• Investors won’t be required to use this new component, but Lader says making more data readily available will empower investors to take more climate action.

What they're saying: "It's climate risk going mainstream," said Trevor Houser, partner at the Rhodium Group, a consulting and research firm whose data BlackRock is using for a portion of its new platform.

The intrigue: Lader's boss is Brian Deese, President-elect Joe Biden’s pick for his top economic adviser.

  • Deese has been BlackRock’s global head of sustainable investing for the last few years after holding top climate positions in the Obama administration.

Yes, but: With Deese's appointment, BlackRock is coming under renewed criticism from some progressive climate activists.

Read more

3. Pondering Biden's OIRA

Bloomberg Law has some reporting on names rumored to land a low(ish) profile but very important role in the Biden White House: head of the Office of Information and Regulatory Affairs.

What they're saying: Their story, citing congressional aides and academics, says names in the mix include...

  • "Richard Revesz at New York University; Michael Fitzpatrick, who served in OIRA under Obama and Clinton; Cary Coglianese at the University of Pennsylvania; and Michael Greenstone at the University of Chicago."
  • The position requires Senate confirmation.

Why it matters: OIRA works with agencies across the government to shape federal regulations.

  • That will be important for the slow, legally fraught work of unwinding Trump-era rules and crafting new regulations on energy and climate change.
  • Bloomberg Law reports that OIRA's "coordinating role" will be vital for President-elect Joe Biden because he plans to "leverage every federal agency" to address climate, racial justice, the economic downturn, and COVID-19.
4. The EV SPAC train rolls on

Source: Giphy

The Lion Electric, an electric truck and bus company, is going public via a merger with the special purpose acquisition company (SPAC) Northern Genesis Acquisition.

Why it matters: It's the latest in what's becoming a big collection of EV and EV-adjacent companies forgoing traditional IPOs and instead going the SPAC route.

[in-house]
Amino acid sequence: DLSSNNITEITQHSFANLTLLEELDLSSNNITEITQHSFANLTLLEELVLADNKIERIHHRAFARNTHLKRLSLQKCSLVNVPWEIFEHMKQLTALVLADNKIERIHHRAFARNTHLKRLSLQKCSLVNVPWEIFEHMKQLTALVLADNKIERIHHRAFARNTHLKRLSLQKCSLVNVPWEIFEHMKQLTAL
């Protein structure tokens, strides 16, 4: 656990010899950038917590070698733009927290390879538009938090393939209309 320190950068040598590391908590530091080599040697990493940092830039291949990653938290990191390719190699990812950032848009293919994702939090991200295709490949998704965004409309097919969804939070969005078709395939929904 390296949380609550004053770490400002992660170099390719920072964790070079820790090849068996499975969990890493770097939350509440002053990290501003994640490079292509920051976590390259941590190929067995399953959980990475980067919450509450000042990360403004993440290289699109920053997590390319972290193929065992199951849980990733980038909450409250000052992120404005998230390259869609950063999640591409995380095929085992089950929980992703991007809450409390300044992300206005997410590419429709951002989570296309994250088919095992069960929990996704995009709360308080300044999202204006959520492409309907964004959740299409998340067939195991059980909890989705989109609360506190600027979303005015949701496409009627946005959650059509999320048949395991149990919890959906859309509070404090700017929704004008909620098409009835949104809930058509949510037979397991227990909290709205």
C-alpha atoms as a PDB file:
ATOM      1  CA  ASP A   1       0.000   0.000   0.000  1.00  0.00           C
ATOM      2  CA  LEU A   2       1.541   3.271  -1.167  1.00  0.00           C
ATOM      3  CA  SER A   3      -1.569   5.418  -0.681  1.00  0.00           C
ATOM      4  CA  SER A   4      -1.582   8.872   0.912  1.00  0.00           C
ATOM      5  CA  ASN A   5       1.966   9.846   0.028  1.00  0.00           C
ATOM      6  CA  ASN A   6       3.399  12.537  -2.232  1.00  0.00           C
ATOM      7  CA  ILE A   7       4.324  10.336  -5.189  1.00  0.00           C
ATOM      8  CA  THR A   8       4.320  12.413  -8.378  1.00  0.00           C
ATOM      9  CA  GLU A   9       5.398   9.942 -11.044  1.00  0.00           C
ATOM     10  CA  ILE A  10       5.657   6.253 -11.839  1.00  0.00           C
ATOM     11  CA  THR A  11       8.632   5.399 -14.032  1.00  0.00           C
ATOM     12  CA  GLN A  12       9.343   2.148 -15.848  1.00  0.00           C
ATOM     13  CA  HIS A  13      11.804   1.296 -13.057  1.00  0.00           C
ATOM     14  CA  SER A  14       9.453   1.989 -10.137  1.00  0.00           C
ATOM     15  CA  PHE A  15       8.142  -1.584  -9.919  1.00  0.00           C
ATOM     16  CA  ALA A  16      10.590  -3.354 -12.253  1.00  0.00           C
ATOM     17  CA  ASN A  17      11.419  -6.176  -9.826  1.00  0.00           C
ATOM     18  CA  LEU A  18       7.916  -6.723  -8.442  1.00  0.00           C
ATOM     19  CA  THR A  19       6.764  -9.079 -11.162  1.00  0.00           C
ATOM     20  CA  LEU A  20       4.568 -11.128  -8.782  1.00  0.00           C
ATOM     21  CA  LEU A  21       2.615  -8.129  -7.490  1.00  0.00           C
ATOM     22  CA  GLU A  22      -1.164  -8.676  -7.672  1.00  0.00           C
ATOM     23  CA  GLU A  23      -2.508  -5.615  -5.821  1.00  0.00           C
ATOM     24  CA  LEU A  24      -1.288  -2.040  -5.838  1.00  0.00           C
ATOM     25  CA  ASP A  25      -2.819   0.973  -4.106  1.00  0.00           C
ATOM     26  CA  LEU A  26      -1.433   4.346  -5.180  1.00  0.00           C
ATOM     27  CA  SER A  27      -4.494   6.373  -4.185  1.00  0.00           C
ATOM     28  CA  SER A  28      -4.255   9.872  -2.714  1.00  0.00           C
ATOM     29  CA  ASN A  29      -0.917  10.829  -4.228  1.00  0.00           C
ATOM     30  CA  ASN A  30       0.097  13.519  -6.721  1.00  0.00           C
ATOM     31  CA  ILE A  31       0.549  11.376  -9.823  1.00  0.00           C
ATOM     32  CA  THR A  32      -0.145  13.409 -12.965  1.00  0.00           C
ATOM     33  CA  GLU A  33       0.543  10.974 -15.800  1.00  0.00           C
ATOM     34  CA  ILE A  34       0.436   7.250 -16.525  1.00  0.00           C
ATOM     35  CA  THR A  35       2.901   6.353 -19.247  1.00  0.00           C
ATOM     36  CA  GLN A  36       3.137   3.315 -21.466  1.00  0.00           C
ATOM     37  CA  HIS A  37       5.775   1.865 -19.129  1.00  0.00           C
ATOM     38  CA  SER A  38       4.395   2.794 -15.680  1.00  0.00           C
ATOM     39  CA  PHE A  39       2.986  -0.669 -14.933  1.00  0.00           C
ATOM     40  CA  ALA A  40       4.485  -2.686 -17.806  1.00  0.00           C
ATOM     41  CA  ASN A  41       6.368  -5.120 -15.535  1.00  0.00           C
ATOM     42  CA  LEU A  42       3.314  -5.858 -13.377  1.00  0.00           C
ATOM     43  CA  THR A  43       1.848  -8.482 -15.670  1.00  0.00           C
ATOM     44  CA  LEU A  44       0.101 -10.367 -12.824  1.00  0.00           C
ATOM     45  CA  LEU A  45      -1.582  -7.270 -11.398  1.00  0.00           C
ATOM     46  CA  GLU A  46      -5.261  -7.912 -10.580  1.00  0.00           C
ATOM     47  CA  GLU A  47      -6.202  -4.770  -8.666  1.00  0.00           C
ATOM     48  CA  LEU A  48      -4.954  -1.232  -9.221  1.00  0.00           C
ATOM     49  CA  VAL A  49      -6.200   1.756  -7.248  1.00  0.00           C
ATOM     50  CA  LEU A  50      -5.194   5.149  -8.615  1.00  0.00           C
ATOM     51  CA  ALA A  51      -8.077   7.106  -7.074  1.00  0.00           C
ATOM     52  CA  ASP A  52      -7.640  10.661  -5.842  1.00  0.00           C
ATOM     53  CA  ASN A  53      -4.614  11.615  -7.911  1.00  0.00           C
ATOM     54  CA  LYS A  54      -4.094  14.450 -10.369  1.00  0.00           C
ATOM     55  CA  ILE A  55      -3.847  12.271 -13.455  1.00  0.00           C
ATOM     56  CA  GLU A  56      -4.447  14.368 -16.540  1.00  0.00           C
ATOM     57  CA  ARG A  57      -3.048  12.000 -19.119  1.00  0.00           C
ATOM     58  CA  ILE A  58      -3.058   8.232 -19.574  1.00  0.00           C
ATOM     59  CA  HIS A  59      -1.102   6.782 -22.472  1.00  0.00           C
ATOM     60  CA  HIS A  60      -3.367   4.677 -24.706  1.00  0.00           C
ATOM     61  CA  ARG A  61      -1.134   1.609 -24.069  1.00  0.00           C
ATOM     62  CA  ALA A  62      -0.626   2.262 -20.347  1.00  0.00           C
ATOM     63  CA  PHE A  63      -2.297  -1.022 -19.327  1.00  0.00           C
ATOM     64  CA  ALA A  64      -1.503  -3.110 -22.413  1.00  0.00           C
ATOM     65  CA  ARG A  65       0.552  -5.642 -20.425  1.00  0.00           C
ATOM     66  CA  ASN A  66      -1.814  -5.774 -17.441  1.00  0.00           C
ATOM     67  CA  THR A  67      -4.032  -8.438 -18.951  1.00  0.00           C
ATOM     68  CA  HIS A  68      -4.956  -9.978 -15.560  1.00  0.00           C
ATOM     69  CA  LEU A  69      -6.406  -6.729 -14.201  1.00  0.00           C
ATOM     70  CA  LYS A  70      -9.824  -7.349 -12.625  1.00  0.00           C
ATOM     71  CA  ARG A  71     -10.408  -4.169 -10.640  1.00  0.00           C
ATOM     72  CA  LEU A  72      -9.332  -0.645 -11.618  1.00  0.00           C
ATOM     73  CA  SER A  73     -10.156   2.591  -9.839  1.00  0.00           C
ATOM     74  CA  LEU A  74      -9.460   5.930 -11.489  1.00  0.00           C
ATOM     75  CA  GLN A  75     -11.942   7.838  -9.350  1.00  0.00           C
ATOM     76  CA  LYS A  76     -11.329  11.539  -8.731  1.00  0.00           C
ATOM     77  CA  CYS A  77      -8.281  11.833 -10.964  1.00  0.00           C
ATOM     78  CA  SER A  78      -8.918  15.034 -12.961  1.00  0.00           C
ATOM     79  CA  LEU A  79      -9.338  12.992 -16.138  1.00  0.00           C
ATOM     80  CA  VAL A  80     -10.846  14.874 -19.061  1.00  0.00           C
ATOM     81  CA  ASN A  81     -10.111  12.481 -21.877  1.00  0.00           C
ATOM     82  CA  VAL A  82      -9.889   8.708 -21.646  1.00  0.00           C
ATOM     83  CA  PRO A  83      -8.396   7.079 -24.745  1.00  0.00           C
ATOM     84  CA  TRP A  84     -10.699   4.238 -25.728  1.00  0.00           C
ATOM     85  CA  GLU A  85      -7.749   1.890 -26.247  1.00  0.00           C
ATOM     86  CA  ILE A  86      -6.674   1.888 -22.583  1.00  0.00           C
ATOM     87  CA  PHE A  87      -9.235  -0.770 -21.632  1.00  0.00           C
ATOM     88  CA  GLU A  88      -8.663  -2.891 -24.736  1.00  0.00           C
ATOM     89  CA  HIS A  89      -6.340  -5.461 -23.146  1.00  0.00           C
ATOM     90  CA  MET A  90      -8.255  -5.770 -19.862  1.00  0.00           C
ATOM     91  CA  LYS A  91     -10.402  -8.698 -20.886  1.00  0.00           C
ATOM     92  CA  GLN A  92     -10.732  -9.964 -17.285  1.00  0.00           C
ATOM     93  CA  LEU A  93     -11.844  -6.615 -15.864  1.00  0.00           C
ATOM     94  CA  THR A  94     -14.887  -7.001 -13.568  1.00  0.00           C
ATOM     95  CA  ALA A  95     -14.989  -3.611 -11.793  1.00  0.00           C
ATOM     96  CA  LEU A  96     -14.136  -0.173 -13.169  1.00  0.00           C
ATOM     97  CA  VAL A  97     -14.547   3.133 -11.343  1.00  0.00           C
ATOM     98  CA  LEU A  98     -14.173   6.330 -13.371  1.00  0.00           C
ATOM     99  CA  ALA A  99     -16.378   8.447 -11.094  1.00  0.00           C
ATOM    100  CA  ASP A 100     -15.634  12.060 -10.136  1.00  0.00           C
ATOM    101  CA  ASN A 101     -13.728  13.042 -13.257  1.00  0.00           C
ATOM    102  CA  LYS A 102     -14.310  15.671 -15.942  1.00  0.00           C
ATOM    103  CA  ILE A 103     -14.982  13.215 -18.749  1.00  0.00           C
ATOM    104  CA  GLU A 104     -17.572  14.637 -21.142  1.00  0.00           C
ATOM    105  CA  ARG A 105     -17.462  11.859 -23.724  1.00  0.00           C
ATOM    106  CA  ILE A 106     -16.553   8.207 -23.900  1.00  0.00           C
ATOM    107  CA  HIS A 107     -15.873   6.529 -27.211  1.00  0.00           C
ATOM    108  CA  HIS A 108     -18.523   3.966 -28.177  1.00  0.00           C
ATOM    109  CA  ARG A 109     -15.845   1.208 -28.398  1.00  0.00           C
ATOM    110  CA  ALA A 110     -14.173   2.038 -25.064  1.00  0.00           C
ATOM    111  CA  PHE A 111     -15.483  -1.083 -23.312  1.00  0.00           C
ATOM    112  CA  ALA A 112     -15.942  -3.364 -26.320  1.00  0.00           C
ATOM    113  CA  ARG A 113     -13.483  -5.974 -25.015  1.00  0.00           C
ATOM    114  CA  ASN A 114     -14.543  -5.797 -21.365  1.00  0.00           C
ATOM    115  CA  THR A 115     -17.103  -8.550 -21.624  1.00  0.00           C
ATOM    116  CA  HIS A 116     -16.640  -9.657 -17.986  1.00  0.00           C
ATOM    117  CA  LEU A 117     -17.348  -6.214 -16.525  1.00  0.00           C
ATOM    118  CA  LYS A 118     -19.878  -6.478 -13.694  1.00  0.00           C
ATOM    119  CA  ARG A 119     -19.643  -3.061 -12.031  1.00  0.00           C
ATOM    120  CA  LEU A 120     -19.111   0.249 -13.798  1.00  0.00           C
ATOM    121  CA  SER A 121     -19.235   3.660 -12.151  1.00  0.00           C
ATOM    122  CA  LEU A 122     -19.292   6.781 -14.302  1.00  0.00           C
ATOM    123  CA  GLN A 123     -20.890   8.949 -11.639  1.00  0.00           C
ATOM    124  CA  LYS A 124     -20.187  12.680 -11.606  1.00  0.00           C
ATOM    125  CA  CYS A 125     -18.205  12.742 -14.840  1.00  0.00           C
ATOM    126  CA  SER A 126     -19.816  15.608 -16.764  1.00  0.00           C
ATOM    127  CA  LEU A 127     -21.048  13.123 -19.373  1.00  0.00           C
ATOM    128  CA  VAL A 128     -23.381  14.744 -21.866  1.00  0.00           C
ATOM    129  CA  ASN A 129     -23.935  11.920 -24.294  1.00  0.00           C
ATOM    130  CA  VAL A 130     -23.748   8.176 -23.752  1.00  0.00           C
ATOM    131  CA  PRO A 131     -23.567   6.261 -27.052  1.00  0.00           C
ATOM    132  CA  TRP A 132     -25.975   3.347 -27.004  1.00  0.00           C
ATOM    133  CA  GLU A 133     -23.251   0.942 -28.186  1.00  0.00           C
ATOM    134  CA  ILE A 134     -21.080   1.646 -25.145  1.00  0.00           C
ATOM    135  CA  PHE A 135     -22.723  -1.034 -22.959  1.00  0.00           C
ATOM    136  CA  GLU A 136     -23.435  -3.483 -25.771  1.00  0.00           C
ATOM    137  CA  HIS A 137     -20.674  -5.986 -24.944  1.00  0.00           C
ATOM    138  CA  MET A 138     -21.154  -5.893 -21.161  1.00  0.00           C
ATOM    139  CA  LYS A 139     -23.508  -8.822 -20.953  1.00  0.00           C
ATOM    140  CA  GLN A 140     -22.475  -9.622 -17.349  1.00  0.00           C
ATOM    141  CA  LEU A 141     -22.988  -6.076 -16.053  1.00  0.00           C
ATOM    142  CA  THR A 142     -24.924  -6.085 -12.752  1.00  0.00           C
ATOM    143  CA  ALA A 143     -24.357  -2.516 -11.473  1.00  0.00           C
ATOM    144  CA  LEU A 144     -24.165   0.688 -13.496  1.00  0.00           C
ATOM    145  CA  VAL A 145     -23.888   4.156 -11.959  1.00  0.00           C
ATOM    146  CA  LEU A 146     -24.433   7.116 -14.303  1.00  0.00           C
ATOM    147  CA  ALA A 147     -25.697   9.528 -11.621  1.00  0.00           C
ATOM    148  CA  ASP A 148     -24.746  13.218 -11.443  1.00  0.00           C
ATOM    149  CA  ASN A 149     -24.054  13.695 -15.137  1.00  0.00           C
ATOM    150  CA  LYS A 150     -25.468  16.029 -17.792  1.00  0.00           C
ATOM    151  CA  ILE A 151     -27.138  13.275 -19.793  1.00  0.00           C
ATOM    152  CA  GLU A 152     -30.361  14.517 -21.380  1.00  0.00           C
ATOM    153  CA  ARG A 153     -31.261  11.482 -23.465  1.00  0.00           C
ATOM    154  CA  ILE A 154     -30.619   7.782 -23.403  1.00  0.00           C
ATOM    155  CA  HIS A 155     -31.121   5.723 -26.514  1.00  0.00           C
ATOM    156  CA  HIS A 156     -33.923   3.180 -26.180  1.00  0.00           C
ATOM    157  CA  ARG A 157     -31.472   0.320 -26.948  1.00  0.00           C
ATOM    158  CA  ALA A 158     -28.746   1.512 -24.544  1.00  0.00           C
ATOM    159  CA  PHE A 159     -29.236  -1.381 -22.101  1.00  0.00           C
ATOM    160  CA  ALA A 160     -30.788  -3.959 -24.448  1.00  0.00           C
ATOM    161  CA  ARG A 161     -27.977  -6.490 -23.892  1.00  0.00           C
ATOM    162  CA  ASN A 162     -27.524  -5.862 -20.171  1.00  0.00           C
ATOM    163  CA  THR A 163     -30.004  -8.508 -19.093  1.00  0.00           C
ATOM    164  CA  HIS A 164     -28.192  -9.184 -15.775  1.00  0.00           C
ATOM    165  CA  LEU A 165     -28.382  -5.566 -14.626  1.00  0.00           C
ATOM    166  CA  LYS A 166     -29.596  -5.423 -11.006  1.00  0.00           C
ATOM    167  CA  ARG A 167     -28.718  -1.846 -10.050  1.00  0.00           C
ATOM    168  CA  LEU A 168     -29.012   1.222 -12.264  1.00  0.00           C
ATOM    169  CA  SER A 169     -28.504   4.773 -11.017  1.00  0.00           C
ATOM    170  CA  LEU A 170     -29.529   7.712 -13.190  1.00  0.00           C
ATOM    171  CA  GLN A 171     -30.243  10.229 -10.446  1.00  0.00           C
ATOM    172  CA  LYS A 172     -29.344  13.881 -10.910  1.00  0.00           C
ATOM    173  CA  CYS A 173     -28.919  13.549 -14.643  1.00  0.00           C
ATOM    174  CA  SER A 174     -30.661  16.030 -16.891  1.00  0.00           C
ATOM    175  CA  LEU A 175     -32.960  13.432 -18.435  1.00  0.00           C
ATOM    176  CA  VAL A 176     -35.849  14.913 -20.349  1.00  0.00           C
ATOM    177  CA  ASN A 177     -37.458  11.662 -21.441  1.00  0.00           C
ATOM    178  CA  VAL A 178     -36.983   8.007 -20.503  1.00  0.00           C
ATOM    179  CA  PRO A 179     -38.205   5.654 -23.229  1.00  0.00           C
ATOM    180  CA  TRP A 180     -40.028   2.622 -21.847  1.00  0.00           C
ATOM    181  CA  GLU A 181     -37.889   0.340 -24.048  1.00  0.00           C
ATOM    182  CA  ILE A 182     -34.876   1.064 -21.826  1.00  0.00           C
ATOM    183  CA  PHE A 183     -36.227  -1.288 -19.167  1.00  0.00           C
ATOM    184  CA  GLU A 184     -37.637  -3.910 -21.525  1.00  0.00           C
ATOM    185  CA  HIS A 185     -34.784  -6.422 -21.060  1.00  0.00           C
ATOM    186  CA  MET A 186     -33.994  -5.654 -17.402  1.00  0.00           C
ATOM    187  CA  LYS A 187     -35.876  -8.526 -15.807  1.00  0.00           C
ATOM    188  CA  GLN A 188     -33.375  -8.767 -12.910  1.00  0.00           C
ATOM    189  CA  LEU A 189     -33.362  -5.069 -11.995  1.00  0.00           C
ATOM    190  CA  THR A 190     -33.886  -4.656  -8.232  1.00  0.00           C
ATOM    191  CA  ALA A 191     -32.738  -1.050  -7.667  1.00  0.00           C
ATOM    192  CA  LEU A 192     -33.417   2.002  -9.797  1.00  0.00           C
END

By the numbers: The market capitalization of the combined company will be almost $2 billion, per the announcement.

  • And the deal also provides Lion with over $500 new funding aimed at scaling up its manufacturing capacity and battery development, they said.

Go deeper: EV bus and truck maker The Lion Electric to take SPAC route to public markets (TechCrunch)

5. What the market thinks of Nikola's GM deal
Data: FactSet Chart: Axios Visuals

Nikola Corp.'s stock plummeted yesterday on the news that GM was no longer taking an equity stake in the electric and fuel cell truck company or planning to build its now-kaput Badger pickup.

Yes, but: Nikola will still use GM tech for their planned semitrucks under the scaled-back deal, and some analysts still see an upside.

  • Business Insider reports that JPMorgan analysts see some potential for Nikola, which has hit a rough patch after a high-flying market debut in June.
  • "We think this is a positive outcome for Nikola over the medium to longer term, since the company can now focus on the core Class 8 truck initiative and avoid the distraction and capex associated with the Badger pickup," JPMorgan said in a note, per BI.
6. Catch up fast: FERC, Cali deal, LNG

Policy: The Senate last night approved two nominees — Republican Mark Christie and Democrat Allison Clements — to FERC, restoring it to its full five commissioners.

  • Why it matters: FERC oversees electricity markets, interstate natural gas and power transmission, LNG facilities and more.
  • What we're watching: Biden is likely to tap one of the two sitting Democrats — Clements or Richard Glick — to chair the powerful independent agency.

Emissions: "Ford Motor Co is urging major automakers to consider backing a framework deal with California on vehicle emissions in a bid to reach industry consensus before President-elect Joe Biden takes office, according to a letter seen by Reuters on Monday." (Reuters)

People: "Tellurian CEO Meg Gentle has departed the US LNG export developer and been replaced, the company said Nov. 30, as it struggles to secure sufficient commercial support to sanction its proposed Driftwood LNG terminal in Louisiana." (S&P Global Platts)